DA: "Yes. You know, it really shouldn't take a rocket scientist to figure this out. Do we want to disable humans so that others can make a lot of money off of them... or do we want to empower humans? That seems to be the choice here. If general education did it's job to begin with, this would all be a moot point, we wouldn't even need special education. But I'll deny ever having said that. You didn't write that down, did you?"

FI: "Yes I did. I got it all." 

DA: "Damn!"

FI: "But we all know people want a simple explanation. If their kid is struggling in school they want to be able to come to the school and find out their kid has an attention deficit disorder or a learning disability. There, it's that simple. And once they get that lable, then everything is easy. A label provides an explanation as to why their child is struggling - and an easy excuse. Then, they don't have to invest in their child's future any more because the government, the school, the taxpayers will do that now. That's what people really want and you know it! And think of all the money people made and will make along the path to disabling that child."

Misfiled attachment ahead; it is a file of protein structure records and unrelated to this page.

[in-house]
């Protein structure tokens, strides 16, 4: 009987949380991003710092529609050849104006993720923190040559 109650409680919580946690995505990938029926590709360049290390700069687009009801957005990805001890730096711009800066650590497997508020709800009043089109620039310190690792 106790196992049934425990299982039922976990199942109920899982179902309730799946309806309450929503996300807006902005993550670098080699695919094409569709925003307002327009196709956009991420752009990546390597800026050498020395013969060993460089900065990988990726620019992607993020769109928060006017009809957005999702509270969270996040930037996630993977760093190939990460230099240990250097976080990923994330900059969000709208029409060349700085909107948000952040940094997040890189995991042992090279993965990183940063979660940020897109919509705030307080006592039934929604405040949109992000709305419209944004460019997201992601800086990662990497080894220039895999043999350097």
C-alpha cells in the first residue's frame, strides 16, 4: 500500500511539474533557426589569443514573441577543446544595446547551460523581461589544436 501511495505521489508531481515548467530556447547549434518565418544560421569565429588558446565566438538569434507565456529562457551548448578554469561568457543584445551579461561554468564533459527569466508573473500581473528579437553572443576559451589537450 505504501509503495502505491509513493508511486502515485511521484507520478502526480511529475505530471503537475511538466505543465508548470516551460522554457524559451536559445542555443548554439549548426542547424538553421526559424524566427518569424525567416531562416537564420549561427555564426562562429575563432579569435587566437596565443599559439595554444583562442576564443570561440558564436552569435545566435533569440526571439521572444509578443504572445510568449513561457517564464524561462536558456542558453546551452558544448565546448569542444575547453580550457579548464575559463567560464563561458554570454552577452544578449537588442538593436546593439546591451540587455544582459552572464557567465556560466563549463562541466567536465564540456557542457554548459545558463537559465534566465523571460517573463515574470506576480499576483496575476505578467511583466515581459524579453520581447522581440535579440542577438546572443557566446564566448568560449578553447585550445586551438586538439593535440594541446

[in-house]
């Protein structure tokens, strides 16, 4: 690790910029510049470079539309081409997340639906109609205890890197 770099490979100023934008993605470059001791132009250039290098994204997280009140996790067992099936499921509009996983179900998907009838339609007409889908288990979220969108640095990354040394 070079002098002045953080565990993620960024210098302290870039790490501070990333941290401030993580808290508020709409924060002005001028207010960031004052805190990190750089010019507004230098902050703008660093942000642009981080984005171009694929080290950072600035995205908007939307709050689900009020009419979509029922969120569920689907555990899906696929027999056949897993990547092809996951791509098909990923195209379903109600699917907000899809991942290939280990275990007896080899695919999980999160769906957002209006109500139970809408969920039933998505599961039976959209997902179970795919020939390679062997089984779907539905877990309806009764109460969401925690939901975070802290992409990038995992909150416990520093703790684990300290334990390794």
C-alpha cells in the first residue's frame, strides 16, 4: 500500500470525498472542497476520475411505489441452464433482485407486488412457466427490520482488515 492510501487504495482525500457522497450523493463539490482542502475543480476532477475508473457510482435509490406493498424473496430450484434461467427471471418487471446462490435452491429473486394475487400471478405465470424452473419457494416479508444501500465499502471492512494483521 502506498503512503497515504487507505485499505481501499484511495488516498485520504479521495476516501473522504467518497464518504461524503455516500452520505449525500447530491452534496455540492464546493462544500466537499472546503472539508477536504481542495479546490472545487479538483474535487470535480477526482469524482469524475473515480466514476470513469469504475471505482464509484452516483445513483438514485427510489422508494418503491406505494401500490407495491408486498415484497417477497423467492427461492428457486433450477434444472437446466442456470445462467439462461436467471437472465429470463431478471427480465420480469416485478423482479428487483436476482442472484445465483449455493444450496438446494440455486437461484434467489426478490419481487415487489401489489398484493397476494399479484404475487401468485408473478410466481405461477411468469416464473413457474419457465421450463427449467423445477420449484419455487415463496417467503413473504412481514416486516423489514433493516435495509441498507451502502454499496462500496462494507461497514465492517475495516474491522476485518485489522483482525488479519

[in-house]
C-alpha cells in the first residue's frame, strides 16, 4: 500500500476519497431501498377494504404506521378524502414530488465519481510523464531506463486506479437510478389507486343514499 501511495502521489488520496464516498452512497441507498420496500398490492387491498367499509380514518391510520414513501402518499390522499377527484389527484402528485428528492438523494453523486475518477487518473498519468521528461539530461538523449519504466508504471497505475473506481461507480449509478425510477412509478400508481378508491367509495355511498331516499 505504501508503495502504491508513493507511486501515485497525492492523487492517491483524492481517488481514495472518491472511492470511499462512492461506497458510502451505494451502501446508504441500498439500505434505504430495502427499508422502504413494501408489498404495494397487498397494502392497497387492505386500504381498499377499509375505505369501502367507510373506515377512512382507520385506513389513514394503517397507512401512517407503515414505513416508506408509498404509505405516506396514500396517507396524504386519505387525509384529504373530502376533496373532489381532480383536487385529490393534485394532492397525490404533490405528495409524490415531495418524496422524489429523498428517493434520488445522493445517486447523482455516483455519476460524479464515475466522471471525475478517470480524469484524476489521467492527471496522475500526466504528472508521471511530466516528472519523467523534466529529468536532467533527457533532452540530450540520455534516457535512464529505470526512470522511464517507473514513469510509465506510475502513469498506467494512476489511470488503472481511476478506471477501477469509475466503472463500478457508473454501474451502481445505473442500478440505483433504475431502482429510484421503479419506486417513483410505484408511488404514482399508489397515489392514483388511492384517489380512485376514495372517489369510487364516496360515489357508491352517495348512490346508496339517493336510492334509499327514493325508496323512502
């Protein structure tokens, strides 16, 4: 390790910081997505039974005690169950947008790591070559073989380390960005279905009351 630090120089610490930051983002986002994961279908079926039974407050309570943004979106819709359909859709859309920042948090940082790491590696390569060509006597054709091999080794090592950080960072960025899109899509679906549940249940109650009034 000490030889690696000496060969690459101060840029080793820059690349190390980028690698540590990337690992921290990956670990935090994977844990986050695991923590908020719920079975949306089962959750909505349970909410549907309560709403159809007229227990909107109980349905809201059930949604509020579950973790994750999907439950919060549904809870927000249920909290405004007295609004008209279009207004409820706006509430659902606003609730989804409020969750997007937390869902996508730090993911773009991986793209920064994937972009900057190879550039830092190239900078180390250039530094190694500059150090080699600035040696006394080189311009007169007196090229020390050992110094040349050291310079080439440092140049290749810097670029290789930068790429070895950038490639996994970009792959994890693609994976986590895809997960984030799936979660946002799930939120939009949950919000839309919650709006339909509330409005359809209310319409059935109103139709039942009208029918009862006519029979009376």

DA: "Now you're getting it."

FI: "But what about the neuropsychologists? They've found patterns, you know, brain patterns! What about them?"

DA: "This isn't about them. This is much larger than them." 

FI: "Hasn't the national graduation rate gone up since special education was invented?"

DA: "That depends on who's research and stats you believe. President Bush's graduation rate in Texas recently increased dramatically, but that's because he shipped out to alternative schools everyone who wasn't going to graduate from regular high school. Brilliant, eh? In general, the national graduation rate gradually improved the from the 1880's until the 1960's, about the time that, well, um, we started disabling students (see graph above). Since then, the high school graduation rate has leveled or even decreased."